Serbian Holocaust

Jovan Pejić, June 7, 2011, Belgrade

Interviewer: Nada Ljubić | Camera: Milan Džekulić | Editing: Jelisaveta Časar, Dušan Gavrilović | Trancript: Matija Džekulić / English: Matija Džekulić | Webmastering: Dusan Gavrilović

Voices of Survivors

English rendition of the interview, paraphrased and abridged:

-What is your name?

Pejic, [son of] Vasa, Jovan.

- When were you born?

I was born on the "Deaf Monday" [the second week before Easter],1937, but after the World War II, by a negligence, I was registered that I was born on 12.1.1936. I was never born in winter, but still it remained so, uncorrected. It could be corrected with the witnesses in the municipality, in court, anyhow.

- Where were you born?

Gornji Podgradci, hamlet Pejić.

- Where are Gornji Podgradci located?

They are located under Mt. Kozara. There was a logging industry, it worked during Tito's Yugoslavia, many were employed, not only from the territory of  Gradiska, there were also workers from the territory of Bosanska Dubica. There was a sawmill that processed wood. There were wagons that went to Bosanska Gradiska, then the material was loaded on the ships on the river Sava. The people lived of that industry.

- How did your family live? 

They lived on agriculture. It wasn't very fertile land, but there were worse territories in Bosnia and Herzegovina. We were planting some fruit and kept some livestock, that's how we were surviving.

- Was that a big family?

My mother gave birth to eight children, but, since at that time medicine was poorly developed, only five of us have experienced older age. My three little sisters had died before the beginning of the World War II. My late mother told me that Dara, one of my sisters, had died on January the 2nd on the day my family celebrated the slava of St.Ignatius, so they [family] first went to bury her and after the funeral, on the same day, they came back home to continue the celebrations.

One of my brothers died in the camp, so there were four of us who remained alive. One of my sisters went to Belgrade at my mother's sister's house in Vozdovac. She [my sister] went to school there, so she [her name was Kosana] spent the wardays at my aunt's in Belgrade.

- You were a child when the war came to Podgradci. Do you have any memory of it?

First partisans stayed at my father's house. Wood industry was about 2 miles from my house, and so that the ustaschi wouldn't exploit it, the partisans set it on fire. We had to flee in the forest so they [ustaschi] wouldn't slaughter us. We were sleeping where we could on Kozara. There were partisan evenings at my home. My father would prepare dinner and drinks for partisans, they trusted him. You talked to Rajko Panić. He was a fighter in our region. He and the late Slobodan Ivanović were one of the partisans who stayed at our house at nights. But  It's a side story. It was a long time ago.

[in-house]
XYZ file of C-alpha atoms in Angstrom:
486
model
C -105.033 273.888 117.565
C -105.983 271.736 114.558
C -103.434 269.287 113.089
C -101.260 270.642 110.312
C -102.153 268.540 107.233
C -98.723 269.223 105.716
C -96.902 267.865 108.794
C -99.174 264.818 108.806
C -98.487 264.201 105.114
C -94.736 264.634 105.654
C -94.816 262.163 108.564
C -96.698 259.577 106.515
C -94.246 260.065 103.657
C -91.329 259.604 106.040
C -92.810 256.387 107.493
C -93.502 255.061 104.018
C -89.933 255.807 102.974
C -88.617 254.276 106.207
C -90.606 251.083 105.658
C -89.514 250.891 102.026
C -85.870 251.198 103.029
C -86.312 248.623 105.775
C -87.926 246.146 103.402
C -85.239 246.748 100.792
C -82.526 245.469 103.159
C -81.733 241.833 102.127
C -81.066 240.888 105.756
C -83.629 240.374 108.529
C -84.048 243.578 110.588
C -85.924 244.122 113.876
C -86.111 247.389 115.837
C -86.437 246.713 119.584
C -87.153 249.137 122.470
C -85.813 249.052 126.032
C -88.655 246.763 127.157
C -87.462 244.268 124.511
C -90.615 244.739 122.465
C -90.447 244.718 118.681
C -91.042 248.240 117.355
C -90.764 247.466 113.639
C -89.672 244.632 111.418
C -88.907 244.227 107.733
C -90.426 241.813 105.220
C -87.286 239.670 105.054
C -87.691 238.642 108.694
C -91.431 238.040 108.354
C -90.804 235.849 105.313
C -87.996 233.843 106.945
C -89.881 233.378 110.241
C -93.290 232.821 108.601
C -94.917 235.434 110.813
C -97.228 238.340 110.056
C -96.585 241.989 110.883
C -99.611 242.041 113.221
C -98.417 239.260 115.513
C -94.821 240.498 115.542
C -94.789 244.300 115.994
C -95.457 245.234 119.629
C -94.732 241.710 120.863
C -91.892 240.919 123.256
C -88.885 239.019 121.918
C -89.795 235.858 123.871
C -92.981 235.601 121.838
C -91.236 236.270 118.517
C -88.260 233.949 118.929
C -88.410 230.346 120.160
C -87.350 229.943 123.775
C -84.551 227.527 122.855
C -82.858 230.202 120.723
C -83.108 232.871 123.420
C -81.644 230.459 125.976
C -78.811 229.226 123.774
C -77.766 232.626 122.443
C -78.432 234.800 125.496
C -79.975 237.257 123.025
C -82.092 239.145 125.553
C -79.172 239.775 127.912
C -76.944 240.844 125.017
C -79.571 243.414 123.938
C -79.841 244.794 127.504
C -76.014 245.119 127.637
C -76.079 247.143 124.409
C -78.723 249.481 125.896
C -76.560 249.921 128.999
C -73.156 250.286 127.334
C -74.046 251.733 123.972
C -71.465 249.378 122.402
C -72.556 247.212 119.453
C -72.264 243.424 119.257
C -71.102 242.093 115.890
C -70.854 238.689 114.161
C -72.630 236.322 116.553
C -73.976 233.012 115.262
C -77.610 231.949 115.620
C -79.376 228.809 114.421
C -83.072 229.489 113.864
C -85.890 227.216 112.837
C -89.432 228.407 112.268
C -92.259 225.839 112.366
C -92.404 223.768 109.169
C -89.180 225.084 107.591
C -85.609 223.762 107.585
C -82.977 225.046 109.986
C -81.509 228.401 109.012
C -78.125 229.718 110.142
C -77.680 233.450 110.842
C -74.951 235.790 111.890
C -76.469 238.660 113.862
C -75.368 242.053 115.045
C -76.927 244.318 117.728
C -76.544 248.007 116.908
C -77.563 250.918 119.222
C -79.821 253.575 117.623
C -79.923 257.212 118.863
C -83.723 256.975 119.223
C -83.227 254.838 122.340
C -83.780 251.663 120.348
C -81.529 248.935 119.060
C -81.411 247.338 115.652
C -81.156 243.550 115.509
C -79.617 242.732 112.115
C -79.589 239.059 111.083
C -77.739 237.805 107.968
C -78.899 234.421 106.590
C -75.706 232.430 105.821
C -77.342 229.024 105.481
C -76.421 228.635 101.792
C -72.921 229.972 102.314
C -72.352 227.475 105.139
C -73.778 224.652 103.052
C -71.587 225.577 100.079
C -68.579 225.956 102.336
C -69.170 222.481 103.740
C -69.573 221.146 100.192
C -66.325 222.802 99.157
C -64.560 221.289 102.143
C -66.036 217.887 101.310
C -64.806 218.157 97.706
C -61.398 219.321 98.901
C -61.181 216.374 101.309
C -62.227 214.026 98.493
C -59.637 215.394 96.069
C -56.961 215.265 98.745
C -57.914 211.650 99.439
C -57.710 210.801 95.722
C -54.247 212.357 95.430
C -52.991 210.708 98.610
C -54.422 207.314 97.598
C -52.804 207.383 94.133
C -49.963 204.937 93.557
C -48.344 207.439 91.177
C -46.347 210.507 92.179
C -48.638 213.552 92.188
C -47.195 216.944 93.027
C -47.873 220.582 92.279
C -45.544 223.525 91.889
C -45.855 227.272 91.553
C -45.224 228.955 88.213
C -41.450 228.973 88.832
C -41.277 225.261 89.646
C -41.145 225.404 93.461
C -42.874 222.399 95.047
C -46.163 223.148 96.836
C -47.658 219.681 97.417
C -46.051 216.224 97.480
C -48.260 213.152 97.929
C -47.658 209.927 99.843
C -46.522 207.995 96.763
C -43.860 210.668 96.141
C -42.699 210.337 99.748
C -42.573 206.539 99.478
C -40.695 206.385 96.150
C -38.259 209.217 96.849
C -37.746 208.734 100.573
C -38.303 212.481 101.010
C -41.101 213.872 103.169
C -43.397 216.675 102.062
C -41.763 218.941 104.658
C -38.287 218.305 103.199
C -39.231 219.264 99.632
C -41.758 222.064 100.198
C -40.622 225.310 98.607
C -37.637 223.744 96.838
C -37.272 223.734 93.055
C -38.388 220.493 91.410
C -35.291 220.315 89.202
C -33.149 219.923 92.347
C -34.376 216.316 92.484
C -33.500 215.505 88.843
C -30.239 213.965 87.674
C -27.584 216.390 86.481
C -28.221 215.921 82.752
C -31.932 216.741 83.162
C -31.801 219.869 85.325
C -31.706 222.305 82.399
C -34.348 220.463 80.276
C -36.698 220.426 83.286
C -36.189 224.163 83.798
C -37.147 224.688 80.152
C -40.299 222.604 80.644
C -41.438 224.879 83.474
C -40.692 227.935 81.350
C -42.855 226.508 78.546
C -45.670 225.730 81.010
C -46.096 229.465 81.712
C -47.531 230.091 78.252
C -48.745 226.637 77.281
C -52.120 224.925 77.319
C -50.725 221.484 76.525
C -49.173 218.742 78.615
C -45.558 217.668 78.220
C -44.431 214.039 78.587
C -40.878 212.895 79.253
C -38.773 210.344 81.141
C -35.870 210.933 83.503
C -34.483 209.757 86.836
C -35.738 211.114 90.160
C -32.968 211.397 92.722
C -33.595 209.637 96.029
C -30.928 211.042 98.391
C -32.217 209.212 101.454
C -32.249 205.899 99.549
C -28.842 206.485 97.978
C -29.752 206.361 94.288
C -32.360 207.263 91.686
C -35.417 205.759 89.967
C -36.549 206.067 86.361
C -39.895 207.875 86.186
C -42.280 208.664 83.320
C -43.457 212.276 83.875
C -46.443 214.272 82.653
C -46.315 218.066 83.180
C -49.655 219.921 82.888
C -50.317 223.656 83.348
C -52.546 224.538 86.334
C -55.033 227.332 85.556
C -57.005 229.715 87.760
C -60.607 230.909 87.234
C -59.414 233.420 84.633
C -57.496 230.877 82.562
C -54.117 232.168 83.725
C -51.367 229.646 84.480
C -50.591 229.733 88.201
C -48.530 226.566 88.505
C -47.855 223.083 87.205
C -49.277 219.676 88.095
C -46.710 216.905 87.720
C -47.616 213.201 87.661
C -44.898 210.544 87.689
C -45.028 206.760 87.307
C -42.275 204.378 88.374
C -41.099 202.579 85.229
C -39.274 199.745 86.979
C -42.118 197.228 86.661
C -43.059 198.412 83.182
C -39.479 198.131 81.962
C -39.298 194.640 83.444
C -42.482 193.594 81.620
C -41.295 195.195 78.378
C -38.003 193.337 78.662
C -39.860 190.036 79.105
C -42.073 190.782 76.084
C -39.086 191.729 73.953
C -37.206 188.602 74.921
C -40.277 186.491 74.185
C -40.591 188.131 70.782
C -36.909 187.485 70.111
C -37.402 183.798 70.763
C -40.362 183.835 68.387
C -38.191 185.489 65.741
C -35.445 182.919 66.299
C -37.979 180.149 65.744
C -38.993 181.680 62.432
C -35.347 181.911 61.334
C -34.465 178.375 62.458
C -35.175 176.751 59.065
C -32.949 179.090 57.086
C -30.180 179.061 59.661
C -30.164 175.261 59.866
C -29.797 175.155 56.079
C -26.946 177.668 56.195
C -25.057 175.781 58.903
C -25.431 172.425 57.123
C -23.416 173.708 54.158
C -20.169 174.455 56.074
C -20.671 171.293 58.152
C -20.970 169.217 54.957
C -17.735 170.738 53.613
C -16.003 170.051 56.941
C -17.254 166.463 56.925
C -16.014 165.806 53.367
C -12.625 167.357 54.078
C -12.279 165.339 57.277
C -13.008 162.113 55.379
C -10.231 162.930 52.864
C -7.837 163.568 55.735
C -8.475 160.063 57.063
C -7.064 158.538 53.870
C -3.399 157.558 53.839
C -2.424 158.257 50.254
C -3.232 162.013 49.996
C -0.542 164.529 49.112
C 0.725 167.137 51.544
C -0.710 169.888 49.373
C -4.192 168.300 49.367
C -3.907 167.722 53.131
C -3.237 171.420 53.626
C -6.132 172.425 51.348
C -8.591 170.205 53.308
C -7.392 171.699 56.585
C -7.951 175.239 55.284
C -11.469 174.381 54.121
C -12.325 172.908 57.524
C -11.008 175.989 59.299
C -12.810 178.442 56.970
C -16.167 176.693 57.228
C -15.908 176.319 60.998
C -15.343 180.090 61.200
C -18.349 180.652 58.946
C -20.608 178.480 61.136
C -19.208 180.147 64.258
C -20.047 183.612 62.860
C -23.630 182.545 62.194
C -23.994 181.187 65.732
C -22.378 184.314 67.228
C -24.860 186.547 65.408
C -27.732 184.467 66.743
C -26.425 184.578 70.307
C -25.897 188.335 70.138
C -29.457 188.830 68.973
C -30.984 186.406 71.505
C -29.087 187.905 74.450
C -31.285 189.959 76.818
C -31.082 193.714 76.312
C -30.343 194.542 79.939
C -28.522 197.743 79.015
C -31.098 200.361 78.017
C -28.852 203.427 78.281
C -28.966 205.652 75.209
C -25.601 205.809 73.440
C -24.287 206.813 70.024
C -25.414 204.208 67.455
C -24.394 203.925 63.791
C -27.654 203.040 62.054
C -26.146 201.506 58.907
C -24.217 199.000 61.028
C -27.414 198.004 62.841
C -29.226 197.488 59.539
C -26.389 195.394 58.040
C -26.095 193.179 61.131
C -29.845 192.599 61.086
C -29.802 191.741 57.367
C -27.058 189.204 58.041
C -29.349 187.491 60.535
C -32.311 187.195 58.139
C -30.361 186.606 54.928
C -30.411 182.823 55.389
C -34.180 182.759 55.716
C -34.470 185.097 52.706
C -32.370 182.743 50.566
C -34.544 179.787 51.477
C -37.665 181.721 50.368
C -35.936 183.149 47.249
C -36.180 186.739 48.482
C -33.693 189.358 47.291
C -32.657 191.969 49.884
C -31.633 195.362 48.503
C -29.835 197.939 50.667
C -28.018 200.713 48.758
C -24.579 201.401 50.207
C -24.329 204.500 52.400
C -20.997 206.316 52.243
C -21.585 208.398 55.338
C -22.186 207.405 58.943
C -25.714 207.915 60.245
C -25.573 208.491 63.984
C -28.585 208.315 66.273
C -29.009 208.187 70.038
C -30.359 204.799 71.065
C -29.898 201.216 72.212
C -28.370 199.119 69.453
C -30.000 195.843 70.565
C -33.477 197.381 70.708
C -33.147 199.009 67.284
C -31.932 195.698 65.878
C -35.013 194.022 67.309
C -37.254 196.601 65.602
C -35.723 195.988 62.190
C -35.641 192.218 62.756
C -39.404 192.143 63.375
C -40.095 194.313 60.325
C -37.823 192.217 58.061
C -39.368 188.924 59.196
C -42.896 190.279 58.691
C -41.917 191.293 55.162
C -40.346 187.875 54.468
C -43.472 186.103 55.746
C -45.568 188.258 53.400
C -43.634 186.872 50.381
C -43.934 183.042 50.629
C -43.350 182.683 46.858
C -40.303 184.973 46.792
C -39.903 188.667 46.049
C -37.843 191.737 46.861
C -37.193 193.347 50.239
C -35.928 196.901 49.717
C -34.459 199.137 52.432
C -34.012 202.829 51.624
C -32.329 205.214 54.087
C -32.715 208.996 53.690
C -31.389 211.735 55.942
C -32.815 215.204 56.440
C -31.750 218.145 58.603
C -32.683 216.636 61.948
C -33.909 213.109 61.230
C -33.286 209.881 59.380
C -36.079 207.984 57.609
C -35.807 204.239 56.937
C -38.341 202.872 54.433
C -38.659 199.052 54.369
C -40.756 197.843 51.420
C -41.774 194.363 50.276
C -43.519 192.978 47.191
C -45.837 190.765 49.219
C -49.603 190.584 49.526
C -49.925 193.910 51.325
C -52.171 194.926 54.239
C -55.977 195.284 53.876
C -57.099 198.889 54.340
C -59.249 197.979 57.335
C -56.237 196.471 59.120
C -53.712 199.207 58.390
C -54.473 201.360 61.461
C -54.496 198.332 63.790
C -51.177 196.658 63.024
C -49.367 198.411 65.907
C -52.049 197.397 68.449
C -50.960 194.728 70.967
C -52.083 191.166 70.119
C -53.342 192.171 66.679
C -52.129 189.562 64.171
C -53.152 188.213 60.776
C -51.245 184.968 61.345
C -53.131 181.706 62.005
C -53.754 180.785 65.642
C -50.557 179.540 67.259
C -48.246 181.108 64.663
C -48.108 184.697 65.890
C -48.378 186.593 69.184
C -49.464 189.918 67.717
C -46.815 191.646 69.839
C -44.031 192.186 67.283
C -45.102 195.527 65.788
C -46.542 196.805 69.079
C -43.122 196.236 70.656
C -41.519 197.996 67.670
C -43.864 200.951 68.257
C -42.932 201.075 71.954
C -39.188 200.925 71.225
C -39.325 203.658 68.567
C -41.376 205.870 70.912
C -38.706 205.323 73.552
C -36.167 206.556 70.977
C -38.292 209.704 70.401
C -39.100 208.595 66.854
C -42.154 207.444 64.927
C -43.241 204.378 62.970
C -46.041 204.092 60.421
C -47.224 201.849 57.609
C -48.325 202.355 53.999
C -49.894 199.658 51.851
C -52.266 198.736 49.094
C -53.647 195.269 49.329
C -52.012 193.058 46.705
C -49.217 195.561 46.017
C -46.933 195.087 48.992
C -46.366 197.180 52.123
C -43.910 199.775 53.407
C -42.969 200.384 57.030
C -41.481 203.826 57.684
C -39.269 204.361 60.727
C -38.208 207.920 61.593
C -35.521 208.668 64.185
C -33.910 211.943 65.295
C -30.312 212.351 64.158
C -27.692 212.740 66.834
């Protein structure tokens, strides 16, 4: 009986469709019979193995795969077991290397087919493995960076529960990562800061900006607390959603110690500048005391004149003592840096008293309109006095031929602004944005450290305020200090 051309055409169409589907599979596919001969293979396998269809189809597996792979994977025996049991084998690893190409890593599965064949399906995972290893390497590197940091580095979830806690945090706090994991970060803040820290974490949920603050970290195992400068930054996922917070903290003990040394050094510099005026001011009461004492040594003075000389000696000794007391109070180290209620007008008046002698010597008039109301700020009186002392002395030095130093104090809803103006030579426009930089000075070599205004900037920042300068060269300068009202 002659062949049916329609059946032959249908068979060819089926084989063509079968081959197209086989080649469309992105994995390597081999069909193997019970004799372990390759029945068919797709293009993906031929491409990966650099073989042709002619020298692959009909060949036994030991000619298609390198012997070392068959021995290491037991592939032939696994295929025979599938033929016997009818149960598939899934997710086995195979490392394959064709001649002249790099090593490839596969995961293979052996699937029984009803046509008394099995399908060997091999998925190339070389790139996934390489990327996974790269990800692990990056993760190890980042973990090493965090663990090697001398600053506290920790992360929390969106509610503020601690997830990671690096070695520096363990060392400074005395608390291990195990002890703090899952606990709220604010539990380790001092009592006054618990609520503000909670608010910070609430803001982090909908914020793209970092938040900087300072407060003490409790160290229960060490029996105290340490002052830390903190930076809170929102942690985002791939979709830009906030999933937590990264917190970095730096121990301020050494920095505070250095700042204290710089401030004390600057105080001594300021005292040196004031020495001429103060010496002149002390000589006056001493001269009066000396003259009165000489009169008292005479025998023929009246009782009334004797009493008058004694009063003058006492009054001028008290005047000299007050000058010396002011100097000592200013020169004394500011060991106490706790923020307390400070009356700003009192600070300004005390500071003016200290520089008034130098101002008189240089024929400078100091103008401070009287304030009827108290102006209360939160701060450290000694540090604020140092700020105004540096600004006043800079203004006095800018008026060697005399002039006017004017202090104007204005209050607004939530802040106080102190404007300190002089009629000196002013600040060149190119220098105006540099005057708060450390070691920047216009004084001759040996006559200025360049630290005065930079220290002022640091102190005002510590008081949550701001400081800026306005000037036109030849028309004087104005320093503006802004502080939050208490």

- When did the war became terrible, dangerous?

The time spent in camp was horrifying, but the whole time during the war was dangerous.  When we returned from the camp, until the liberation, it was either to be or not be.

- You have arrived at the camp in a huge mass of population of Potkozarje...

Well, especially from Bosanska Dubica and Gradiška.

- Do you remember that moment when the whole village was forced to camp?

Yes, I remember the carriage after carriage. Rarely who had a horse carriage. These were mostly ox-driven carts. There were lots of small children in those carts, I remember the cries...

- Was your whole family there?

Yes, me, my brother and two sisters.

- Were your parents in that transport to camp?

We were together  until we came to Stara Gradiška, to, as they called it, the penitentiary. It's Stara Gradiška in Croatia, right across Bosanska Gradiška. We had to cross the bridge on the Sava river. They [ustaschi] made us pass that bridge where they were carrying out the selection by separating men from women. Some were shot in front of the regiment, and some were taken who knows where. When the turn came for my father, he kissed us all, and said to my mother: ''Take care of these boys. We'll meet again, I hope.'' Never, never again... [haven't heard anything from him].

- Have you heard anything about him after the war?

.........Sajmište was a concentration camp run by ustaschi and the Germans. It was a camp  where my father was brought along with few of my relatives and where he died martyr. There was a great famine. The Germans took over the camp at the end of the war and one cousin, who managed from this camp to go to Germany to work, said that my father was there and that they [prisoners] died in agony. There [at Sajmište]  was a lot of the male population from the territory of Bosanska Dubica. And you said yourself that you've heard that about 10,000 men from Bosnian territory were hoarded to camp of Sajmište. 

- You father ended tragically in Sajmište, and what happened to you?

No one knew of anyone at the time. We did not know anything about my sisters. When we returned to our village, we addressed at the competent service where data about survivors were collected.  My sisters were saved by some land owners.

- Where were you separated from your sisters?

At Stara Gradiška in Croatia, across Bosanska Gradiška, the separation was carried out.

- Elderly from younger?